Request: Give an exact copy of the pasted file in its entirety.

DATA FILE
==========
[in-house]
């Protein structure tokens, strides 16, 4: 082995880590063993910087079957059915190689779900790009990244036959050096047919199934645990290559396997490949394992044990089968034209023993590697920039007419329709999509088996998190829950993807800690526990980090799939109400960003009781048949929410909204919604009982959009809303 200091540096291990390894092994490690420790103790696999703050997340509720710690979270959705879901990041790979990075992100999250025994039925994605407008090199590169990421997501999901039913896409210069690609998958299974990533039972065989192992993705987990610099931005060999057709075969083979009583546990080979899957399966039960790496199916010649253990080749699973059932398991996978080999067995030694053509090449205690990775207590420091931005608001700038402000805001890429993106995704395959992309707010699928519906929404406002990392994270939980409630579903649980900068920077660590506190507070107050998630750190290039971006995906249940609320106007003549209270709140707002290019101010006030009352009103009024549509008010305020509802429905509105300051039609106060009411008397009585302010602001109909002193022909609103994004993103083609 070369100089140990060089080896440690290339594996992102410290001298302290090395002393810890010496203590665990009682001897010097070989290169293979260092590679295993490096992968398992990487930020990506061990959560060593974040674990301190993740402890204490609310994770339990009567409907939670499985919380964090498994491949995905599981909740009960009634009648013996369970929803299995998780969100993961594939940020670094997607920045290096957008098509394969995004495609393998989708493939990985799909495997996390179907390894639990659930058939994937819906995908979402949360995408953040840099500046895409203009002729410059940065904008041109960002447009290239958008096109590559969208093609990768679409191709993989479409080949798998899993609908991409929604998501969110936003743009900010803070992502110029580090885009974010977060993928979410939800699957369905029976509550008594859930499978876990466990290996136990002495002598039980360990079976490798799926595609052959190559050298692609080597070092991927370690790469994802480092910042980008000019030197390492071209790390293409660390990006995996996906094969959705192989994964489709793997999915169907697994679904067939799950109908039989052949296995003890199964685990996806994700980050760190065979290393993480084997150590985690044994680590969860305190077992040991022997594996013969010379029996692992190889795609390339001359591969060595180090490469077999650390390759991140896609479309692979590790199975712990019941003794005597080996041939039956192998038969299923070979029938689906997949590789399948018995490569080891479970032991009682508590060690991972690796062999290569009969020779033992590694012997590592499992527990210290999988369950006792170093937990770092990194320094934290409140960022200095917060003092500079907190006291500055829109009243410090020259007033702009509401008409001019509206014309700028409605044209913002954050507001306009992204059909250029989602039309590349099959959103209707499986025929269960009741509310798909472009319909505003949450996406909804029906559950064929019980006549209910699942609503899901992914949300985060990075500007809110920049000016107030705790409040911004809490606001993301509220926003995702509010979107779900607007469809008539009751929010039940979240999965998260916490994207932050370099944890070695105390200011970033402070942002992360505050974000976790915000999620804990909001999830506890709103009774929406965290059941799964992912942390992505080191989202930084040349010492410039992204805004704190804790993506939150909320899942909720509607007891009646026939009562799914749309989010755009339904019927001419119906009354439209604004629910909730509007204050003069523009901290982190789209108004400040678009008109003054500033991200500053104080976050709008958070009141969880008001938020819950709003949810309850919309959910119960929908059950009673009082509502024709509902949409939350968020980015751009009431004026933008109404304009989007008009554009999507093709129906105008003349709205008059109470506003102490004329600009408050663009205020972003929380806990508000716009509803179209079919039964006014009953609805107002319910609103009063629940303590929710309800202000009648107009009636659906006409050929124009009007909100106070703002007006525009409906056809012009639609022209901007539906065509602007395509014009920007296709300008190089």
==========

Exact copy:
[in-house]
């Protein structure tokens, strides 16, 4: 082995880590063993910087079957059915190689779900790009990244036959050096047919199934645990290559396997490949394992044990089968034209023993590697920039007419329709999509088996998190829950993807800690526990980090799939109400960003009781048949929410909204919604009982959009809303 200091540096291990390894092994490690420790103790696999703050997340509720710690979270959705879901990041790979990075992100999250025994039925994605407008090199590169990421997501999901039913896409210069690609998958299974990533039972065989192992993705987990610099931005060999057709075969083979009583546990080979899957399966039960790496199916010649253990080749699973059932398991996978080999067995030694053509090449205690990775207590420091931005608001700038402000805001890429993106995704395959992309707010699928519906929404406002990392994270939980409630579903649980900068920077660590506190507070107050998630750190290039971006995906249940609320106007003549209270709140707002290019101010006030009352009103009024549509008010305020509802429905509105300051039609106060009411008397009585302010602001109909002193022909609103994004993103083609 070369100089140990060089080896440690290339594996992102410290001298302290090395002393810890010496203590665990009682001897010097070989290169293979260092590679295993490096992968398992990487930020990506061990959560060593974040674990301190993740402890204490609310994770339990009567409907939670499985919380964090498994491949995905599981909740009960009634009648013996369970929803299995998780969100993961594939940020670094997607920045290096957008098509394969995004495609393998989708493939990985799909495997996390179907390894639990659930058939994937819906995908979402949360995408953040840099500046895409203009002729410059940065904008041109960002447009290239958008096109590559969208093609990768679409191709993989479409080949798998899993609908991409929604998501969110936003743009900010803070992502110029580090885009974010977060993928979410939800699957369905029976509550008594859930499978876990466990290996136990002495002598039980360990079976490798799926595609052959190559050298692609080597070092991927370690790469994802480092910042980008000019030197390492071209790390293409660390990006995996996906094969959705192989994964489709793997999915169907697994679904067939799950109908039989052949296995003890199964685990996806994700980050760190065979290393993480084997150590985690044994680590969860305190077992040991022997594996013969010379029996692992190889795609390339001359591969060595180090490469077999650390390759991140896609479309692979590790199975712990019941003794005597080996041939039956192998038969299923070979029938689906997949590789399948018995490569080891479970032991009682508590060690991972690796062999290569009969020779033992590694012997590592499992527990210290999988369950006792170093937990770092990194320094934290409140960022200095917060003092500079907190006291500055829109009243410090020259007033702009509401008409001019509206014309700028409605044209913002954050507001306009992204059909250029989602039309590349099959959103209707499986025929269960009741509310798909472009319909505003949450996406909804029906559950064929019980006549209910699942609503899901992914949300985060990075500007809110920049000016107030705790409040911004809490606001993301509220926003995702509010979107779900607007469809008539009751929010039940979240999965998260916490994207932050370099944890070695105390200011970033402070942002992360505050974000976790915000999620804990909001999830506890709103009774929406965290059941799964992912942390992505080191989202930084040349010492410039992204805004704190804790993506939150909320899942909720509607007891009646026939009562799914749309989010755009339904019927001419119906009354439209604004629910909730509007204050003069523009901290982190789209108004400040678009008109003054500033991200500053104080976050709008958070009141969880008001938020819950709003949810309850919309959910119960929908059950009673009082509502024709509902949409939350968020980015751009009431004026933008109404304009989007008009554009999507093709129906105008003349709205008059109470506003102490004329600009408050663009205020972003929380806990508000716009509803179209079919039964006014009953609805107002319910609103009063629940303590929710309800202000009648107009009636659906006409050929124009009007909100106070703002007006525009409906056809012009639609022209901007539906065509602007395509014009920007296709300008190089």